When Daniel Cuciak went online this month to check his student loan balance, his first reaction was disbelief.
His loan balance – which had been nearly $35,000 – had been reduced to zero.
After nine months of phone calls, chasing down paperwork – and even getting his senator involved – it was the confirmation he was hoping for: The U.S. Department of Education was forgiving his student loans under a program to help people who work in public service jobs.
Cuciak is one of a lucky few. Federal data released this week shows that 41,000 people have applied under the new Public Service Loan Forgiveness program – but as of Sept. 30, only 206 had received it.
That success rate – just 0.5 percent of borrowers who apply – has frustrated applicants, student advocates and consumer groups, who say borrowers made education and career decisions based on the government’s promise that their loans would be forgiven.
“It’s clear that it’s not working, and that public servants who thought they had a deal aren’t getting the benefit of that deal,” said Daniel Zibel, vice president of the National Student Legal Defense Network.
The College Cost Reduction and Access Act of 2007 allows the government to forgive student loans for graduates who commit to work in public service: Military, law enforcement, education, social work, public health and other fields.
Many jobs in those professions require advanced degrees but pay modest salaries to start.
After working 10 years in a qualifying profession and making 120 loan payments on time, many of those borrowers thought their loans would be forgiven.
But when the first cohort of borrowers started applying in October 2017 – a decade after the law took effect – many learned that they had the wrong kind of loan, or the wrong repayment plan.
The Department of Education would not answer questions about the program on the record. But Liz Hill, the press secretary for Secretary of Education Betsy DeVos, sent USA TODAY a written statement saying the department is “committed to helping borrowers navigate this complex program.”
“The Department has faced a challenge in communicating with people directly about PSLF, because we don’t know who they are,” Hill said. The department encourages borrowers to submit an Employment Certification Form every year to make sure they’re on track.
The Trump administration wants to get rid of the program entirely, and replace it with an income-driven repayment program that would reduce loan payments based on salary and family size.
It’s not news that college has gotten pricy, leading a lot of people to take out loans.
“We think that will help students that heretofore haven’t been able to pursue higher ed in a longer-term, meaningful way,” DeVos told a Senate committee in June. “We’re focused on finding ways to make sure that students that are most in need of these opportunities are able to access them and then have good options for the back end in repaying.”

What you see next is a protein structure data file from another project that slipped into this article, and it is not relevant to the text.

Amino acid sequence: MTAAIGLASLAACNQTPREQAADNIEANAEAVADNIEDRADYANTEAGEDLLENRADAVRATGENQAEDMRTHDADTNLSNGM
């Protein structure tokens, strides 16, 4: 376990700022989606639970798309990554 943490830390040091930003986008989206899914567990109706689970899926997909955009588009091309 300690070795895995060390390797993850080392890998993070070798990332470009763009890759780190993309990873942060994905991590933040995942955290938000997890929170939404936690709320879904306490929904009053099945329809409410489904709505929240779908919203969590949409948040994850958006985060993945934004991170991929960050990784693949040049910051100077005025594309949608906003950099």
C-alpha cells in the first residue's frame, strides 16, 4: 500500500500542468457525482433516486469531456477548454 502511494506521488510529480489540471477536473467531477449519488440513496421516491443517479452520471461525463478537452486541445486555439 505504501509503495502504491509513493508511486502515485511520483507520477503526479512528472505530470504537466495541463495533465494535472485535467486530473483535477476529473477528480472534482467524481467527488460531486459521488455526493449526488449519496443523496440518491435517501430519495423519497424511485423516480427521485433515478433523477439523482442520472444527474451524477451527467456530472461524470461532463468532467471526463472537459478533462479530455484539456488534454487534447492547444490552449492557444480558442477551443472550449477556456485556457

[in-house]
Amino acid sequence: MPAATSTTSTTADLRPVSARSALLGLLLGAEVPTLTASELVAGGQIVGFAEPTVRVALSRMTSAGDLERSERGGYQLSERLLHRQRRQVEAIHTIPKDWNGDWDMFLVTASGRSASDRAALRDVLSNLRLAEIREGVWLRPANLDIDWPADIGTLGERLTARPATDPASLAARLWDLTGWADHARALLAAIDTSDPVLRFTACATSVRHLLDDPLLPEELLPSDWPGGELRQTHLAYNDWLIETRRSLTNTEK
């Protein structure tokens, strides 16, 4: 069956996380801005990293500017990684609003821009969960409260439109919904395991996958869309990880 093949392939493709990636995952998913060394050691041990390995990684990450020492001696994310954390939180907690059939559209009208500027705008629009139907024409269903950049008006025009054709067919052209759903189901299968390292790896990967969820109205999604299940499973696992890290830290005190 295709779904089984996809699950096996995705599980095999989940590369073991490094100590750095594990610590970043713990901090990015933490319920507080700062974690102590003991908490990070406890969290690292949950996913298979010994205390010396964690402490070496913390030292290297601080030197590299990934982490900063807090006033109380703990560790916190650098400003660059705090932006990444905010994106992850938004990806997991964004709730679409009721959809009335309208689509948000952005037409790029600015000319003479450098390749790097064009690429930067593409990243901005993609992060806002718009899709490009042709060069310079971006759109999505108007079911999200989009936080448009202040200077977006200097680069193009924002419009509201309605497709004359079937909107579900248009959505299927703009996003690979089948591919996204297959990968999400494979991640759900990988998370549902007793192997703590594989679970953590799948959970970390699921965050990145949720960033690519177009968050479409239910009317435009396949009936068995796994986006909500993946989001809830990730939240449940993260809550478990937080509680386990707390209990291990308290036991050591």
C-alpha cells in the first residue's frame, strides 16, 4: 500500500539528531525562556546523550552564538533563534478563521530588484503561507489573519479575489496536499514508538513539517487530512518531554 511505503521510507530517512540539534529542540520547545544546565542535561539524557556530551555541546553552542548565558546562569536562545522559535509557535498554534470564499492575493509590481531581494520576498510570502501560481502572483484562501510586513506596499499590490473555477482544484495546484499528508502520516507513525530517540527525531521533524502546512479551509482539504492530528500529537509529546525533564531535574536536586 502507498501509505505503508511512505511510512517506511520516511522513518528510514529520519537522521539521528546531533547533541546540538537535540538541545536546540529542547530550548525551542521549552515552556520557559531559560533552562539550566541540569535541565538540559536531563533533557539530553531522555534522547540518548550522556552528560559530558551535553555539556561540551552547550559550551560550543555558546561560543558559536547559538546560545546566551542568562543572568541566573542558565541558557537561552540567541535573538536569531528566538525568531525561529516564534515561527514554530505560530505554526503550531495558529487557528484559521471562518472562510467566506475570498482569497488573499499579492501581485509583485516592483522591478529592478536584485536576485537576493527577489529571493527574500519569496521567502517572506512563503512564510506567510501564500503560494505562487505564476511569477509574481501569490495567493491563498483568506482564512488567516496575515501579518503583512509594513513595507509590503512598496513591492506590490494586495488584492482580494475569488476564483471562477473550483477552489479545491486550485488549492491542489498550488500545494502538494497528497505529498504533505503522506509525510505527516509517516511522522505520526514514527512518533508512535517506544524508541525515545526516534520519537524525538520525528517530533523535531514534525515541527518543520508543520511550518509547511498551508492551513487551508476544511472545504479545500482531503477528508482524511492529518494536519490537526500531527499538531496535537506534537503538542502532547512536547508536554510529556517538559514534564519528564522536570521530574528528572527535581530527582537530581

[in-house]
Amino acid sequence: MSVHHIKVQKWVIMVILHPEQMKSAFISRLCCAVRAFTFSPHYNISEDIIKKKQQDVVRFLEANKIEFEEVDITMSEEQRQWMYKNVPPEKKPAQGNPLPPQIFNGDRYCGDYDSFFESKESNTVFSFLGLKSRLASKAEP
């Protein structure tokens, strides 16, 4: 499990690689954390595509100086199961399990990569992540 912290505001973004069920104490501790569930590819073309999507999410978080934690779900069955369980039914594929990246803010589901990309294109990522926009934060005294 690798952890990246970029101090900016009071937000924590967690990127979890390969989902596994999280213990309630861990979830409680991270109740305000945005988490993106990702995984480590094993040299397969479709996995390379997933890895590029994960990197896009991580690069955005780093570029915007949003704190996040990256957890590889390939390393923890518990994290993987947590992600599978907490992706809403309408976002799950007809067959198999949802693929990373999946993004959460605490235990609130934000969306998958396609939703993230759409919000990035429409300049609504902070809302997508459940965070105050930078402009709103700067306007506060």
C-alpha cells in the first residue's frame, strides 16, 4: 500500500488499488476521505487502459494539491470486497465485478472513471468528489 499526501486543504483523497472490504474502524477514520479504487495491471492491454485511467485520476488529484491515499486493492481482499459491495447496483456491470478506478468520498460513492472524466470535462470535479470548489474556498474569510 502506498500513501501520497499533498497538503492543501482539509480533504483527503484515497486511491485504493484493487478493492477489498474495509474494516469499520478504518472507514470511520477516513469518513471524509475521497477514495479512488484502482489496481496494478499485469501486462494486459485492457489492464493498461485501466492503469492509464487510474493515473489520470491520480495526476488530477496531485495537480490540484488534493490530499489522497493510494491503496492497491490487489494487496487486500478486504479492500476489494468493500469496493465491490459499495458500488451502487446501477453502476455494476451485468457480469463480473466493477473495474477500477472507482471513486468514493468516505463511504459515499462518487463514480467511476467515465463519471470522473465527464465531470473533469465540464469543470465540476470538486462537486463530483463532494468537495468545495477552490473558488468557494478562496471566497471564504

‘There was this promise’
Cuciak, a mental health and substance abuse counselor in suburban Columbus, Ohio, didn’t make his career choice based on the loan forgiveness program. It didn’t exist when he went to graduate school.
But one reason he stayed in a job at a community-based counseling service, he said, was the hope of loan forgiveness.
The work “was what I felt called to do,” Cuciak said. “But when I had opportunities to look at other options in my career, that was a factor. There was this promise.”
Then Cuciak learned he had the wrong kind of loan. He was on a graduated payment plan. Only income-based and pay-as-you-earn plans were eligible.
Congress fixed that problem in March, approving $350 million to temporarily expand the eligibility criteria to help borrowers on other kinds of payment plans.
Cuciak was one of the borrowers who stood to benefit. But even with the new legislation, he said, it took months of bureaucracy to get his application approved.
“There’s nobody you can talk to, and you don’t know why they’re denying this, and it’s very anxiety-provoking,” he said.
After he called his senator — Sherrod Brown, D-Ohio — the Department of Education gave him a dedicated representative to work on his case. He learned this month that more than $34,900 in loans would be forgiven.
“I would like to think that being a squeaky wheel makes a difference,” he said. “I had to do a lot of leg work that I felt like should have been their job.
“It felt as though this has been slow-walked, this whole process. I can’t believe that 200 people out of 40,000 actually qualified.”
Neither can Randi Weingarten, president of the American Federation of Teachers. The union has joined in lawsuits against student loan servicers and investigations into the Department of Education.
“Betsy DeVos and her friends in the loan servicing industry are breaking that promise and making the program useless,” Weingarten said. “The latest numbers confirm just how insidious and flagrant the Department of Education’s mismanagement and industry abuses have become.”
Cuciak, 40, recently left his public-sector job for private practice in order to start a family. That $35,000 in forgiveness — which he estimates would have reached $45,000 or more with interest over the next 10 years — will help.
“You could definitely say it was an early Christmas present,” he said.
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